It was one of the most exciting races of the inaugural Saudi Cup.
With 600m left of the highly-anticipated $2.5 million Longines Turf Handicap, Call The Wind was in sixth place. By the end, it had claimed top prize in the last of the day’s turf races.
The trainer of second-placed Mekong, however, had seen enough to make sure he brought his horse back to Riyadh for this year’s Long Distance Turf Handicap over 3000m.
“I thought it was a great event, everybody was incredibly hospitable and everybody made great effort,” said Jamie Osborne. “Obviously there was that lovely incentive for us, running for an abnormal amount of money. My horse is owned by Khalid Bin Mishref, who’s a Saudi national, so obviously it was going to be very high on our list of priorities for this horse to go back again.”
The Brits check-in!
PRINCE OF ARRAN
MASHHUR AL KHALEDIAH
BRAD THE BRIEF
OXTED#TheSaudiCup races | 19-20 Feb pic.twitter.com/DBphT1yNnY
— The Saudi Cup (@thesaudicup) February 14, 2021
Mekong was bought privately by Bin Mishref from Britain having previously been trained in Newmarket by 10-time champion trainer Sir Michael Stoute, who has previously experienced major success in the Gulf by winning the Dubai World Cup with Singspiel in 1997 and the Dubai Sheema Classic with Fantastic Light in 2000.
Osborne says that the disappointment of not winning last year was somewhat softened by the circumstances.
“In this sport we’re kind of indoctrinated to think that winning is everything,” the 53-year-old ex-jockey told Arab News. “This is probably the only race day of the year where you can have sense of satisfaction in not winning, because we won half a million dollars. This horse could never win that amount of money in Europe. We all want to be winners but that’s not a bad consolation prize, is it?”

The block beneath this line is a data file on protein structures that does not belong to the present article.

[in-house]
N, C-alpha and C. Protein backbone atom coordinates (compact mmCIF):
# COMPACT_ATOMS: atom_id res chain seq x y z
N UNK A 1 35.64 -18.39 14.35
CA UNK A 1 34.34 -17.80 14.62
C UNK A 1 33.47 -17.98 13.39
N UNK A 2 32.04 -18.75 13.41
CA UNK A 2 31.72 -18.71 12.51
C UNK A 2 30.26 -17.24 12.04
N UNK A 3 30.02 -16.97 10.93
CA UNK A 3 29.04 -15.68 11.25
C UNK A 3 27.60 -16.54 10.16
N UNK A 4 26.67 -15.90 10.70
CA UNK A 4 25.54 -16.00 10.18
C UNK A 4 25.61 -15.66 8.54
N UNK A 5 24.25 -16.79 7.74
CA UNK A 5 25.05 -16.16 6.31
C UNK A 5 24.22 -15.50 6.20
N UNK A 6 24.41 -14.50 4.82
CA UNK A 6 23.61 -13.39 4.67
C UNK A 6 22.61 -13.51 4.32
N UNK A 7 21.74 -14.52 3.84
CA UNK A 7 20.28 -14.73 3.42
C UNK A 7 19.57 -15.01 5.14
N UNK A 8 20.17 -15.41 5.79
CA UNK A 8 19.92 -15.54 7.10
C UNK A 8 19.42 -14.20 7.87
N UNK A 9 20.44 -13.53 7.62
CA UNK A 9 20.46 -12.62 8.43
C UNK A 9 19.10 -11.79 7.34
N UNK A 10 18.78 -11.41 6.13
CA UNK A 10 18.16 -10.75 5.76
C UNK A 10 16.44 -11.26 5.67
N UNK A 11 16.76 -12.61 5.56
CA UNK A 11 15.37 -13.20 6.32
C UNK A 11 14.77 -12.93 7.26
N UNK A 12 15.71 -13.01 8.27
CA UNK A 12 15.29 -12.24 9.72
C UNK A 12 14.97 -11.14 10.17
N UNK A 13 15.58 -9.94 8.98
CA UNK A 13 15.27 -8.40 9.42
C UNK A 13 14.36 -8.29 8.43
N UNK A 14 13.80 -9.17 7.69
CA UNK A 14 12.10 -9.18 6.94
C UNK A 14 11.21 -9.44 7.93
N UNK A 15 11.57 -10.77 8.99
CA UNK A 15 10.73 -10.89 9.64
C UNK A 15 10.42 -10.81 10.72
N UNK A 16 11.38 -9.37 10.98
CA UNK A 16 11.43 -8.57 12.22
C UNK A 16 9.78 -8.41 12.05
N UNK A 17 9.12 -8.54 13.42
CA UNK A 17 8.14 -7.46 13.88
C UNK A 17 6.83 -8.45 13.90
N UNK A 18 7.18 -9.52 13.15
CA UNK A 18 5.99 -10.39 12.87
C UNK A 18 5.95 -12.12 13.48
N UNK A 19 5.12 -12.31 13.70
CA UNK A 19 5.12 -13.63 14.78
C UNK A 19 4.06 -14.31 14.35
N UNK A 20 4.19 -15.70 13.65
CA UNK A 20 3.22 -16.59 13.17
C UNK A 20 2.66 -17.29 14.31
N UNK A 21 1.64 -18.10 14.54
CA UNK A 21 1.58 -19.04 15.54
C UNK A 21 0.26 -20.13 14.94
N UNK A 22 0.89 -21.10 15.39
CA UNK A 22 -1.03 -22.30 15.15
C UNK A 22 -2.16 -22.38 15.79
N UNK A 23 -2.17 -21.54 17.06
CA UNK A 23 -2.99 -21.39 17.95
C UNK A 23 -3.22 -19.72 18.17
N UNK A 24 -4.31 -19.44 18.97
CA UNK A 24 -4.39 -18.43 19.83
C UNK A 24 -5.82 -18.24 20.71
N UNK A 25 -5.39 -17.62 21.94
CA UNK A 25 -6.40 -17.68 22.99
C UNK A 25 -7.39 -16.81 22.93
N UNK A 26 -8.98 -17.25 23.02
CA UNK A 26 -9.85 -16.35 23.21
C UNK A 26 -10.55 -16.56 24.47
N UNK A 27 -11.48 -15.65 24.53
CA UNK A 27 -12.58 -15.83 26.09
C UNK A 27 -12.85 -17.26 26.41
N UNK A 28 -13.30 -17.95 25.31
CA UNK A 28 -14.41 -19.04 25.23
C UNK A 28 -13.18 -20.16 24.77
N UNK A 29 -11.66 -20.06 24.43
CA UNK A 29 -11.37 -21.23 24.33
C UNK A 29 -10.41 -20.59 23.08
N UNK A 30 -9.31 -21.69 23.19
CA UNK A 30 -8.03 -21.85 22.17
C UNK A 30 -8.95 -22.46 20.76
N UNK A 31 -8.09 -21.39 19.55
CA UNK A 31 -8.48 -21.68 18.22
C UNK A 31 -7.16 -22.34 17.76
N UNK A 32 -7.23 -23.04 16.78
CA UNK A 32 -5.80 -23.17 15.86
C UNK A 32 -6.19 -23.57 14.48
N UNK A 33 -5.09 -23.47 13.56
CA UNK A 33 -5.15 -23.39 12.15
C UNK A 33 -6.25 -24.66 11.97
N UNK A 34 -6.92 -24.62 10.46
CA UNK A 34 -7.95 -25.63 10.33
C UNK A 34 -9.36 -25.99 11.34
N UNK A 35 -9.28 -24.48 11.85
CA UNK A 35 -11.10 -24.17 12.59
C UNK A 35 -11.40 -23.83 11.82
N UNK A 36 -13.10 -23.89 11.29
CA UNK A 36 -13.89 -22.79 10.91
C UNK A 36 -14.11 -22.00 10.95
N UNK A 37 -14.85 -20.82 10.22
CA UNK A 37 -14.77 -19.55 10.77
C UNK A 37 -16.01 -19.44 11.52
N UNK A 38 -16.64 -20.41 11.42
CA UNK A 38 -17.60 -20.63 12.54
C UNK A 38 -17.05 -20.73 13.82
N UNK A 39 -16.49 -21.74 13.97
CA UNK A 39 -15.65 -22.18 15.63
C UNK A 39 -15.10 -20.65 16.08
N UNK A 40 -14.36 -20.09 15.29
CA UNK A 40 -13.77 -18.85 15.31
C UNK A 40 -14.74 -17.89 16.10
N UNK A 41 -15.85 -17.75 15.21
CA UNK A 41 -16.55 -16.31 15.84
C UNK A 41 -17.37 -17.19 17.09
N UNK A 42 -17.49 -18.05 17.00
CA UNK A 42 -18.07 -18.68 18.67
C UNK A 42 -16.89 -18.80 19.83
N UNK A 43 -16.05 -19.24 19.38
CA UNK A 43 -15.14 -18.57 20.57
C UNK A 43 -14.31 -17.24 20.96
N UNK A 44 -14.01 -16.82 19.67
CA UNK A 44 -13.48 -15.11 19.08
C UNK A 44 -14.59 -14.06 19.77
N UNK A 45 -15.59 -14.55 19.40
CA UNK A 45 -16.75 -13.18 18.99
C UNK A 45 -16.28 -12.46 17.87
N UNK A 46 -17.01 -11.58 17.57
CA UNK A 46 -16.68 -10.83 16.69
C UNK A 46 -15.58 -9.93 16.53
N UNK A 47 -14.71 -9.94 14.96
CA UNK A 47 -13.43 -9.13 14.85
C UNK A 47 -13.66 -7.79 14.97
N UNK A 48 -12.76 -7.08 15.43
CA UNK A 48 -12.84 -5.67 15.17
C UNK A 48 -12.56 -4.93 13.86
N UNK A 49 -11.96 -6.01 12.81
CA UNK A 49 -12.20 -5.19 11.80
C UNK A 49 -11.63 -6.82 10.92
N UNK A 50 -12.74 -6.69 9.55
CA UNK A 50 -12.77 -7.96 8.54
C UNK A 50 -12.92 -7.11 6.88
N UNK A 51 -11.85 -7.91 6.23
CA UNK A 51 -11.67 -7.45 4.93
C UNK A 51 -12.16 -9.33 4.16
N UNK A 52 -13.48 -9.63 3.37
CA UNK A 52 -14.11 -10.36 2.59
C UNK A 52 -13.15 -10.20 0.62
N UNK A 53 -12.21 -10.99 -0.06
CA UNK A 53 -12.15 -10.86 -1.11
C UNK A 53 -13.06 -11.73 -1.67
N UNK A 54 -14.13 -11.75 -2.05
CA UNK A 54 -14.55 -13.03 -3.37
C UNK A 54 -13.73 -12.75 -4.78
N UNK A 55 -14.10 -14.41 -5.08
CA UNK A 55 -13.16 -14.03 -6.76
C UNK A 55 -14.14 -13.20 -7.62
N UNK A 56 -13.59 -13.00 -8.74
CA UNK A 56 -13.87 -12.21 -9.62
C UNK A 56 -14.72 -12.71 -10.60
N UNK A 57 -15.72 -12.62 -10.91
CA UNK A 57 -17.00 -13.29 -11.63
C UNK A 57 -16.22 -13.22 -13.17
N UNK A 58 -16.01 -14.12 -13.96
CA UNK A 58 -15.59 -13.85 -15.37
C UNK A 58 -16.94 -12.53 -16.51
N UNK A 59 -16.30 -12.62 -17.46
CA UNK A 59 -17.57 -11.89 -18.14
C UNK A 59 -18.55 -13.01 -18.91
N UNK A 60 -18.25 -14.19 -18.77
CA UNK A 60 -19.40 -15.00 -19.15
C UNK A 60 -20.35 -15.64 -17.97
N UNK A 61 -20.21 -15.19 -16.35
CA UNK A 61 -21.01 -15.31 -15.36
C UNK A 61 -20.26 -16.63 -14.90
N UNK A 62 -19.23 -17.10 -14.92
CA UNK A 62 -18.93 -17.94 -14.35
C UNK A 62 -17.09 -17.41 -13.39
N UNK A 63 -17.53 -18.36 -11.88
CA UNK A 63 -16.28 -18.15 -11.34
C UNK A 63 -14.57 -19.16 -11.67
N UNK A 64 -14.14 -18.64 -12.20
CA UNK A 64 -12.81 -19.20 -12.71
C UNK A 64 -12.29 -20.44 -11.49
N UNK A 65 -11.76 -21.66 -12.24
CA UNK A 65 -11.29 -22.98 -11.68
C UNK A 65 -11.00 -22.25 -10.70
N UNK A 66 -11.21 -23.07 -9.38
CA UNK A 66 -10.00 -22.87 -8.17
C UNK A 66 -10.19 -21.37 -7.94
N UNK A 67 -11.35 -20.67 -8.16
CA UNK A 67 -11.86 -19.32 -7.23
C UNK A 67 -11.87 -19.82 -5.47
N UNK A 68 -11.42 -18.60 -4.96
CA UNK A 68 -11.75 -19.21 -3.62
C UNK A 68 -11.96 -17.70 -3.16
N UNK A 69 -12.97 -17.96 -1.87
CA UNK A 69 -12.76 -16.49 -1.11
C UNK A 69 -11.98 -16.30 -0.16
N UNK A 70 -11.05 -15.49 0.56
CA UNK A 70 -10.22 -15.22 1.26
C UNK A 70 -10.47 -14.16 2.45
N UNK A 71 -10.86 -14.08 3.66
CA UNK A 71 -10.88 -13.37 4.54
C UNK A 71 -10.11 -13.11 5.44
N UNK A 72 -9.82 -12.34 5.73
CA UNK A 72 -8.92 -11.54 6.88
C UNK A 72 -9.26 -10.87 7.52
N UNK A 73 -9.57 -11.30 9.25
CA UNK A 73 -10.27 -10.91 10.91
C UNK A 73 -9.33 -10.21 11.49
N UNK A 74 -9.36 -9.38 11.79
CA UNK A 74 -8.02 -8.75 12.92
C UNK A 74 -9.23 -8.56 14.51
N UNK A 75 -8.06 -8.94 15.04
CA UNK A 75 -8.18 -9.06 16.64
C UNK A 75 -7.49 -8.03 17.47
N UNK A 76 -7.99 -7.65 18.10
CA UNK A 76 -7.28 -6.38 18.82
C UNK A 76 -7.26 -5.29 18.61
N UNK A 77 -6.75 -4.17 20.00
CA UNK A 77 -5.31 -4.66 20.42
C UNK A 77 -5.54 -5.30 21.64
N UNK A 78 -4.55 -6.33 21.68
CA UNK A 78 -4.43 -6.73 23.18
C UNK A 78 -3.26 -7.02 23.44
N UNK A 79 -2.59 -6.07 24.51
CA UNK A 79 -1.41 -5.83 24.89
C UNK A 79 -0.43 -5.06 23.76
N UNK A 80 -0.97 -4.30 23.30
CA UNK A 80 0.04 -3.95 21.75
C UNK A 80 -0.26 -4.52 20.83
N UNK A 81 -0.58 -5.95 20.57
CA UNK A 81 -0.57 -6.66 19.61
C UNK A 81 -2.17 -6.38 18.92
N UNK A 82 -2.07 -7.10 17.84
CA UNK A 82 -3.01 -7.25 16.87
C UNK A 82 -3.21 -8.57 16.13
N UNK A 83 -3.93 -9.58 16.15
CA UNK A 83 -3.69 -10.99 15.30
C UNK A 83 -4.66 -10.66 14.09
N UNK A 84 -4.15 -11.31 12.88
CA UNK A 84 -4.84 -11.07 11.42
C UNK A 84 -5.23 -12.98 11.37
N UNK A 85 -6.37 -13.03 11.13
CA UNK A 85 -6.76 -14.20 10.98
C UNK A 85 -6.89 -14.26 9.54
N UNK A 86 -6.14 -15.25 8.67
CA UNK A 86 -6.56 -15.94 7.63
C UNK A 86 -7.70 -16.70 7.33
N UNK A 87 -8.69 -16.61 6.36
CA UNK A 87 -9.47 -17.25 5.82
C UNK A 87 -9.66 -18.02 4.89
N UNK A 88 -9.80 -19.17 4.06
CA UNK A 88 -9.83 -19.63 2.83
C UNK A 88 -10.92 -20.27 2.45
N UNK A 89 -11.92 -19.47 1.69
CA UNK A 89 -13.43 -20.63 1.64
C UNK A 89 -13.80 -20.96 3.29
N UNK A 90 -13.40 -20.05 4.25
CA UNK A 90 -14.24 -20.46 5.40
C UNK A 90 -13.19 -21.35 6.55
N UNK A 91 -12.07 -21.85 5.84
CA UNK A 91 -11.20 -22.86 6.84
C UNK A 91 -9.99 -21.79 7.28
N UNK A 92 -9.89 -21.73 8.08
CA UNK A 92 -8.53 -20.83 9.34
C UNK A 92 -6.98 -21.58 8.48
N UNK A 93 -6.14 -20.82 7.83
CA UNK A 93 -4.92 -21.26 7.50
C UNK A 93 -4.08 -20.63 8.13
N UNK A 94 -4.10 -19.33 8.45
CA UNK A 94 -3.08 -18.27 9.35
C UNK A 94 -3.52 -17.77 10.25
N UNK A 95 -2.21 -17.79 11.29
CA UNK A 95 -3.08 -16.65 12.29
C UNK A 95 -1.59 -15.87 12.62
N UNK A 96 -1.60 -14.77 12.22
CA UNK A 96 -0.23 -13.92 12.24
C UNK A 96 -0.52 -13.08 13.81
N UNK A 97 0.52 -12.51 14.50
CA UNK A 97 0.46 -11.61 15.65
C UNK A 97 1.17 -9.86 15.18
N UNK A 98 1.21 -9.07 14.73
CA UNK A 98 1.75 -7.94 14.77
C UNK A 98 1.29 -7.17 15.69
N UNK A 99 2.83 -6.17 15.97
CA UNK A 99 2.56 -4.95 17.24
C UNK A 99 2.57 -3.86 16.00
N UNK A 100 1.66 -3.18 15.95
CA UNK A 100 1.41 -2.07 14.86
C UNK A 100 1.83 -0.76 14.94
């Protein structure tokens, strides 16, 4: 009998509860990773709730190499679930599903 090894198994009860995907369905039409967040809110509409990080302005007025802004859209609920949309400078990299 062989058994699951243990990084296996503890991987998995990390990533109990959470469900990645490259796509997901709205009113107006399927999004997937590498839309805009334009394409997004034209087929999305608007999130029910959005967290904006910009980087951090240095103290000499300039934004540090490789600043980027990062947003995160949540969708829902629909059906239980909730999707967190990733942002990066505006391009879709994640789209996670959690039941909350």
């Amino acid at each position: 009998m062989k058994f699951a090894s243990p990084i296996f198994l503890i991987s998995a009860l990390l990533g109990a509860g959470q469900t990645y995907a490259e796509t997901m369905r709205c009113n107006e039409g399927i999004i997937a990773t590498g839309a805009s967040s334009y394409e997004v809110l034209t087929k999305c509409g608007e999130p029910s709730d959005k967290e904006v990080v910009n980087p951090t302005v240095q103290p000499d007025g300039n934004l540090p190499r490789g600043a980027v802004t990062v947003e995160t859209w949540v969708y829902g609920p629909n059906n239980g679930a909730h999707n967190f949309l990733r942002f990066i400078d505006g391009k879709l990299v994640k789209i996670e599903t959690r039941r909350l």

But Osborne is no strangers to success in this region, having won the UAE Derby with Toast of New York in 2014, and remains a big supporter of the Dubai World Cup Carnival at Meydan.
Now he expects the King Abdulaziz Racecourse turf to be in even better shape than last year for Mekong’s latest run for glory.
“Europe is mish-mash of different types of courses, and this is a firmly uniform oval track,” he said. “The turf surface was very good there last year, I’d imagine it could only improve with another year. It’s a no excuses track, it’s pretty straight forward.”
In October 2019, Mekong was valued in excess of 425,000gns when he went through the ring at Tattersalls October Horses-In-Training Sale and was bought back for that sum by his former owner-breeder Philip Newton, who happens to be Deputy Chairman of Britain’s Thoroughbred Breeders’ Association. It was later sold privately to Bin Mishref.
Osborne is frank about its chances of success.
“The key to Mekong, the key to whether he has a chance is the pace of the race,” he said. “He is one of those horses that needs a proper test of stamina. So if they go proper end to end gallop, his stamina will kick in and he has a chance of winning some money. If the race is run at a more sedate, tactical pace then that will detract from his chance.”
“To a degree, we are at the mercy of how the race is run.”
And did the Covid-19 pandemic have any adverse effect on Mekong’s preparation for the 2021 Saudi Cup?
“No, not really, because with this horse we took a view in the middle of last summer that February was going to be a very important month,” said Osborne. “So to give him the best chance of winning some money in this race we gave him a break from June of last year, and we built him back up to this point, and we’ve been able to do everything that we wanted to do with him. We’re going in with a fit, fresh horse. Covid has played a very minor role as far as this horse is concerned.”
Should success come at the Saudi Cup this weekend, Osborne will turn his attention to another big meeting taking place in the Gulf on March 27.
“If all goes well on Saturday, I would very much like to bring him back to the Middle East and run him on World Cup night in Dubai.”
First, there’s some unfinished business to take care of for Osborne and Bin Mishref.